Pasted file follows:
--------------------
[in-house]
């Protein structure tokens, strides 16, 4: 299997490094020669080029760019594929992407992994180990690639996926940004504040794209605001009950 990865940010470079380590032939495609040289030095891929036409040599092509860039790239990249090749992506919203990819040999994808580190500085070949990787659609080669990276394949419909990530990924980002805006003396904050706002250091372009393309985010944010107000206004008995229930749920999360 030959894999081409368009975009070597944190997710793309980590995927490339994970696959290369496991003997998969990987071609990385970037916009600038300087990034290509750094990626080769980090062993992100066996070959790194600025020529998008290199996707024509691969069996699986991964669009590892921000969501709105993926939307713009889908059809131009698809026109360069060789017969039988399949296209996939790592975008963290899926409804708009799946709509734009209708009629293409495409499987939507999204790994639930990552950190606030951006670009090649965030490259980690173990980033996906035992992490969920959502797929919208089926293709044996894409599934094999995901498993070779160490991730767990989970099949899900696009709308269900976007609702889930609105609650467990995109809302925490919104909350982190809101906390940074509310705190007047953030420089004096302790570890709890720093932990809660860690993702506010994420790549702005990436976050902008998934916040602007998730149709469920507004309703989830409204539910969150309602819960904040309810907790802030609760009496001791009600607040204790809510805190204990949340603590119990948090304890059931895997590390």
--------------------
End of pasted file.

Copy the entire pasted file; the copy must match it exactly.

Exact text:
[in-house]
């Protein structure tokens, strides 16, 4: 299997490094020669080029760019594929992407992994180990690639996926940004504040794209605001009950 990865940010470079380590032939495609040289030095891929036409040599092509860039790239990249090749992506919203990819040999994808580190500085070949990787659609080669990276394949419909990530990924980002805006003396904050706002250091372009393309985010944010107000206004008995229930749920999360 030959894999081409368009975009070597944190997710793309980590995927490339994970696959290369496991003997998969990987071609990385970037916009600038300087990034290509750094990626080769980090062993992100066996070959790194600025020529998008290199996707024509691969069996699986991964669009590892921000969501709105993926939307713009889908059809131009698809026109360069060789017969039988399949296209996939790592975008963290899926409804708009799946709509734009209708009629293409495409499987939507999204790994639930990552950190606030951006670009090649965030490259980690173990980033996906035992992490969920959502797929919208089926293709044996894409599934094999995901498993070779160490991730767990989970099949899900696009709308269900976007609702889930609105609650467990995109809302925490919104909350982190809101906390940074509310705190007047953030420089004096302790570890709890720093932990809660860690993702506010994420790549702005990436976050902008998934916040602007998730149709469920507004309703989830409204539910969150309602819960904040309810907790802030609760009496001791009600607040204790809510805190204990949340603590119990948090304890059931895997590390």